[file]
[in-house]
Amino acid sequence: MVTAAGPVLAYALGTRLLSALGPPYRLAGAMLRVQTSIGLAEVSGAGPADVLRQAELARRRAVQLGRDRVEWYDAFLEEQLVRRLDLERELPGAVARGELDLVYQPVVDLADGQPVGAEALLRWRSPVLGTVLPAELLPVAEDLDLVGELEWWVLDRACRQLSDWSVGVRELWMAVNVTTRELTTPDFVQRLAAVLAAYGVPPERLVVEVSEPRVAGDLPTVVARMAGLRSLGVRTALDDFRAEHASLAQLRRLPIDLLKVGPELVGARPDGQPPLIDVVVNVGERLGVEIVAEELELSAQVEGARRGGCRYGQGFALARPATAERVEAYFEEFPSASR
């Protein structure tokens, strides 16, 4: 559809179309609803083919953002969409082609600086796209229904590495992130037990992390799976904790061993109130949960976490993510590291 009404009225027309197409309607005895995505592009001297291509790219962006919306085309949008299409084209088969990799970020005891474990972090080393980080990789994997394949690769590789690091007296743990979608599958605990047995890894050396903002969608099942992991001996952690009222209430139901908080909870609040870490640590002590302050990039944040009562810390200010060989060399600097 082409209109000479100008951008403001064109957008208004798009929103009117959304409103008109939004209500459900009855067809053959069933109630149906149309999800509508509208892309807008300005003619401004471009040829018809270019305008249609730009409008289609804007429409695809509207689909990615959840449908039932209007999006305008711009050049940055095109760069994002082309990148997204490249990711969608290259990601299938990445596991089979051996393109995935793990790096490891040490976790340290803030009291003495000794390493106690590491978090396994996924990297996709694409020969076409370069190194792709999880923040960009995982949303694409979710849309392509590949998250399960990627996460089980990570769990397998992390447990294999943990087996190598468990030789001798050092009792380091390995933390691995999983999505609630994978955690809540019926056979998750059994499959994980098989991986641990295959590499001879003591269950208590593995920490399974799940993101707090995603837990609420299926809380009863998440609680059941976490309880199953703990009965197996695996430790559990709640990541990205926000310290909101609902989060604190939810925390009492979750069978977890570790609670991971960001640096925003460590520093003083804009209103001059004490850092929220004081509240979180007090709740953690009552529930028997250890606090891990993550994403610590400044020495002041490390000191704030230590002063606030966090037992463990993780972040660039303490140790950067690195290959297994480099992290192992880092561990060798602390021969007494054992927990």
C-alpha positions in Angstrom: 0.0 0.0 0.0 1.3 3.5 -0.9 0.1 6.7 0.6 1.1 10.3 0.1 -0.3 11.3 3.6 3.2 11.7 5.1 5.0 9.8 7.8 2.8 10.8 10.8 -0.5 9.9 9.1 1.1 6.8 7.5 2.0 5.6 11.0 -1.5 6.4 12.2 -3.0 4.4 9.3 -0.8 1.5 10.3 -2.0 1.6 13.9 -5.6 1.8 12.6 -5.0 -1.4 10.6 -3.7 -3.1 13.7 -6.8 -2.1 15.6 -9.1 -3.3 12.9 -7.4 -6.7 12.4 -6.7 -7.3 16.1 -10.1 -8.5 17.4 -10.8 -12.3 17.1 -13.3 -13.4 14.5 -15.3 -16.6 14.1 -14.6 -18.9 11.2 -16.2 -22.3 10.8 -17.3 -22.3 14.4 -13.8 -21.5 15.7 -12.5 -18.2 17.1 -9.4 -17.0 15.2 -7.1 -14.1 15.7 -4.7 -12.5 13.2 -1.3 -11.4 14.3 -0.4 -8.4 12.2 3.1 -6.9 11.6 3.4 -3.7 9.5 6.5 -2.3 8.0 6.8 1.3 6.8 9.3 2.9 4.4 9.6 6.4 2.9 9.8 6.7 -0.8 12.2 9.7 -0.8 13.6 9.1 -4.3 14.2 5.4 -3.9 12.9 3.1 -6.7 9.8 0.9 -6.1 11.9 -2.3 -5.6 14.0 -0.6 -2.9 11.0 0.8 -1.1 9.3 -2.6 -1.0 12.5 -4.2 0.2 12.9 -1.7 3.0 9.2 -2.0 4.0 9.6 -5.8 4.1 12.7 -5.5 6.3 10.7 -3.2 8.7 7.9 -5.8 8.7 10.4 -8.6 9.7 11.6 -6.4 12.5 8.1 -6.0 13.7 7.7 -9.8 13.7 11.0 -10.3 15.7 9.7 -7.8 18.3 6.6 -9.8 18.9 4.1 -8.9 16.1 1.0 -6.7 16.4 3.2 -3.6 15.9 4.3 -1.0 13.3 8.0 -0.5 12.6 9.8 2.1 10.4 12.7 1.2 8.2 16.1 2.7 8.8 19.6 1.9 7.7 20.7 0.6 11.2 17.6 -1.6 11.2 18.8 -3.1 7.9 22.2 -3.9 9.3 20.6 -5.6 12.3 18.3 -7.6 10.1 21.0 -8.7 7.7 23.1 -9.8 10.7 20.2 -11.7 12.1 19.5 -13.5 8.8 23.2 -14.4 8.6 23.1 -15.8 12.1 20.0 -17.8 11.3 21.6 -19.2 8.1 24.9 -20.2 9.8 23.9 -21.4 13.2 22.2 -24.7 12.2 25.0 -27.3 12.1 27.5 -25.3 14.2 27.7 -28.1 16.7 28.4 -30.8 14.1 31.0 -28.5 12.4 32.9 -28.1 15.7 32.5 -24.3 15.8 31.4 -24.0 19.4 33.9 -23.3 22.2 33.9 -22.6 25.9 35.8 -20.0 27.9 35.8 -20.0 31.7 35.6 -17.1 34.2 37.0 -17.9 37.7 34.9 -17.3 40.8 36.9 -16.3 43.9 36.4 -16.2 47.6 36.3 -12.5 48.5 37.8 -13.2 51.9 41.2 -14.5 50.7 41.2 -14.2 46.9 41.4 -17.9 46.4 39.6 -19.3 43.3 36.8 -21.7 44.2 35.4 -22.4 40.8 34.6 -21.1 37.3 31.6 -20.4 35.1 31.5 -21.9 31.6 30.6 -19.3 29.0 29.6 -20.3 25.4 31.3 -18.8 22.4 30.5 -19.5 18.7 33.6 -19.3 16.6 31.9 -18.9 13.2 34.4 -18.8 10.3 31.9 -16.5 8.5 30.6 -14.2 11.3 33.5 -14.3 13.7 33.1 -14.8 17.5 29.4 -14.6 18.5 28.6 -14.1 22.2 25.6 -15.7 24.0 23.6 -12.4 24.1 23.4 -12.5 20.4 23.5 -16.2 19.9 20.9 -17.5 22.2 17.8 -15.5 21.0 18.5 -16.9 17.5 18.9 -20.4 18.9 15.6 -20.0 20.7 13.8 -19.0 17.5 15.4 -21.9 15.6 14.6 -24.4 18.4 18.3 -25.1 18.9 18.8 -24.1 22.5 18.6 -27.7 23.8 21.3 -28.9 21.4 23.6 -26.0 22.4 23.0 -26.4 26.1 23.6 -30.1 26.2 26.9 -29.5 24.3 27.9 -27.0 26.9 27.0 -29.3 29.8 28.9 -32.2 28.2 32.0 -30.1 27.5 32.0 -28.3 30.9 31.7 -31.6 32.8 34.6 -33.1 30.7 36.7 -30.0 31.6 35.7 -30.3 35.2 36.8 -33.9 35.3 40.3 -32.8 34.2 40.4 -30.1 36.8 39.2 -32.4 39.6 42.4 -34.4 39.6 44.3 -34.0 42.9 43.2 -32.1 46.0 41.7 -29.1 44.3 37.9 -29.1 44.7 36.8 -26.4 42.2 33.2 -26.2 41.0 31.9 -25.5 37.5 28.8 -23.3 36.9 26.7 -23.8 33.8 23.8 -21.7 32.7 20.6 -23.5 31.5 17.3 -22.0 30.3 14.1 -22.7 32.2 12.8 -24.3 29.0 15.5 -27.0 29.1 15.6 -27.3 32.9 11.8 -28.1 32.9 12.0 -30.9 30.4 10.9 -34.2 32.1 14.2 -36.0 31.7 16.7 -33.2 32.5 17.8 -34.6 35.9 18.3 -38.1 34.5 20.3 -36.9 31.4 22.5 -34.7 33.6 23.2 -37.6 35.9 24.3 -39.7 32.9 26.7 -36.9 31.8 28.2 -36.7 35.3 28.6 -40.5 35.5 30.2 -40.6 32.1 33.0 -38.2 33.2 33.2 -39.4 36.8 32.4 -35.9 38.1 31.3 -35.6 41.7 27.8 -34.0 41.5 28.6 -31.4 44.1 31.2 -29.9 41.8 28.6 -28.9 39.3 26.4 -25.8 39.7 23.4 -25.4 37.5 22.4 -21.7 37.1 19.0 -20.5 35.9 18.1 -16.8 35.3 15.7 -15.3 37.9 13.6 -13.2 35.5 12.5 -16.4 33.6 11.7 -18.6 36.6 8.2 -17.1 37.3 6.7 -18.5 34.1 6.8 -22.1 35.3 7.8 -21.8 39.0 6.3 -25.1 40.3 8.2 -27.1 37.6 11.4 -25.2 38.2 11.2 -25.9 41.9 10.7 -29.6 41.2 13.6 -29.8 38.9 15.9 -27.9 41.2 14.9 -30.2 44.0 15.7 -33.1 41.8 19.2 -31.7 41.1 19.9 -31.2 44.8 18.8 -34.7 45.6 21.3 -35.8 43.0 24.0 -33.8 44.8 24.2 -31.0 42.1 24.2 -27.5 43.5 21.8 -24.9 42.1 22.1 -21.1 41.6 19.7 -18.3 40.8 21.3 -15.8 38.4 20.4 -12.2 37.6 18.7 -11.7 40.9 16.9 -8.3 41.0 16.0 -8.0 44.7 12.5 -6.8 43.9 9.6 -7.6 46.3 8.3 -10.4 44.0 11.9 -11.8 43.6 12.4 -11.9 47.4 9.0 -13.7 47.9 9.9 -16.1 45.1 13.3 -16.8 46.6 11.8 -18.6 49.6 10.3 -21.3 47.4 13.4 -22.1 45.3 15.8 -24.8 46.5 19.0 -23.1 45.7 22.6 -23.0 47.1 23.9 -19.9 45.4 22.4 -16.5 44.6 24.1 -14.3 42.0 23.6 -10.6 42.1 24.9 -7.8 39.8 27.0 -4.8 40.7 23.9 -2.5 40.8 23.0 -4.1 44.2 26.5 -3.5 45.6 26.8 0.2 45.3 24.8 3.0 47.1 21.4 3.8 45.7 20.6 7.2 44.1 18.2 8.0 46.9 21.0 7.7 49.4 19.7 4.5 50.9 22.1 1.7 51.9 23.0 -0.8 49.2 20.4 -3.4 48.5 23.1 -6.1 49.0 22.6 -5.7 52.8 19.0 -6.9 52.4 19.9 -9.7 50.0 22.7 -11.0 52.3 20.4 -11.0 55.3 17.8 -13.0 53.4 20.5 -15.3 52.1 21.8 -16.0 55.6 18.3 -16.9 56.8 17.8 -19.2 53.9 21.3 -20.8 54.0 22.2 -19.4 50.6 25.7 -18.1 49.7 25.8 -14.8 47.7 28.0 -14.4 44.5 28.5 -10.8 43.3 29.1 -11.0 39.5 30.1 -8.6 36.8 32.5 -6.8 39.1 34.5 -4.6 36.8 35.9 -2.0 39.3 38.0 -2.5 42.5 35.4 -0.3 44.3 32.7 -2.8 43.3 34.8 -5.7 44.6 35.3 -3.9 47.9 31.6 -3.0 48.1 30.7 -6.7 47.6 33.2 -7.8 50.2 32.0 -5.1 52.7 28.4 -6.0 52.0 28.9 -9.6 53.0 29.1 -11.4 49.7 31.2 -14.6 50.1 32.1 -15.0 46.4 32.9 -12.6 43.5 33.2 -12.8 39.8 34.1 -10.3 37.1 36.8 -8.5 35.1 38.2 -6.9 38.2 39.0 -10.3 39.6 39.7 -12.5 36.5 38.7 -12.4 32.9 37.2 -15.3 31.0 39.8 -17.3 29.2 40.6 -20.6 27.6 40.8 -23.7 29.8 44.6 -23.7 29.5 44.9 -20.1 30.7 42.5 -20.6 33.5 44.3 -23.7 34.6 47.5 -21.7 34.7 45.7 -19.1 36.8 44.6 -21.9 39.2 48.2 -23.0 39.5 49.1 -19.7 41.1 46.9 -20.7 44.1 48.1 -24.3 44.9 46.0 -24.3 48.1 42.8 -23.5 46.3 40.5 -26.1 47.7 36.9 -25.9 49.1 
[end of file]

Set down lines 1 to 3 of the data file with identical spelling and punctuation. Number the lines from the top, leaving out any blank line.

[in-house]
Amino acid sequence: MVTAAGPVLAYALGTRLLSALGPPYRLAGAMLRVQTSIGLAEVSGAGPADVLRQAELARRRAVQLGRDRVEWYDAFLEEQLVRRLDLERELPGAVARGELDLVYQPVVDLADGQPVGAEALLRWRSPVLGTVLPAELLPVAEDLDLVGELEWWVLDRACRQLSDWSVGVRELWMAVNVTTRELTTPDFVQRLAAVLAAYGVPPERLVVEVSEPRVAGDLPTVVARMAGLRSLGVRTALDDFRAEHASLAQLRRLPIDLLKVGPELVGARPDGQPPLIDVVVNVGERLGVEIVAEELELSAQVEGARRGGCRYGQGFALARPATAERVEAYFEEFPSASR
């Protein structure tokens, strides 16, 4: 559809179309609803083919953002969409082609600086796209229904590495992130037990992390799976904790061993109130949960976490993510590291 009404009225027309197409309607005895995505592009001297291509790219962006919306085309949008299409084209088969990799970020005891474990972090080393980080990789994997394949690769590789690091007296743990979608599958605990047995890894050396903002969608099942992991001996952690009222209430139901908080909870609040870490640590002590302050990039944040009562810390200010060989060399600097 082409209109000479100008951008403001064109957008208004798009929103009117959304409103008109939004209500459900009855067809053959069933109630149906149309999800509508509208892309807008300005003619401004471009040829018809270019305008249609730009409008289609804007429409695809509207689909990615959840449908039932209007999006305008711009050049940055095109760069994002082309990148997204490249990711969608290259990601299938990445596991089979051996393109995935793990790096490891040490976790340290803030009291003495000794390493106690590491978090396994996924990297996709694409020969076409370069190194792709999880923040960009995982949303694409979710849309392509590949998250399960990627996460089980990570769990397998992390447990294999943990087996190598468990030789001798050092009792380091390995933390691995999983999505609630994978955690809540019926056979998750059994499959994980098989991986641990295959590499001879003591269950208590593995920490399974799940993101707090995603837990609420299926809380009863998440609680059941976490309880199953703990009965197996695996430790559990709640990541990205926000310290909101609902989060604190939810925390009492979750069978977890570790609670991971960001640096925003460590520093003083804009209103001059004490850092929220004081509240979180007090709740953690009552529930028997250890606090891990993550994403610590400044020495002041490390000191704030230590002063606030966090037992463990993780972040660039303490140790950067690195290959297994480099992290192992880092561990060798602390021969007494054992927990």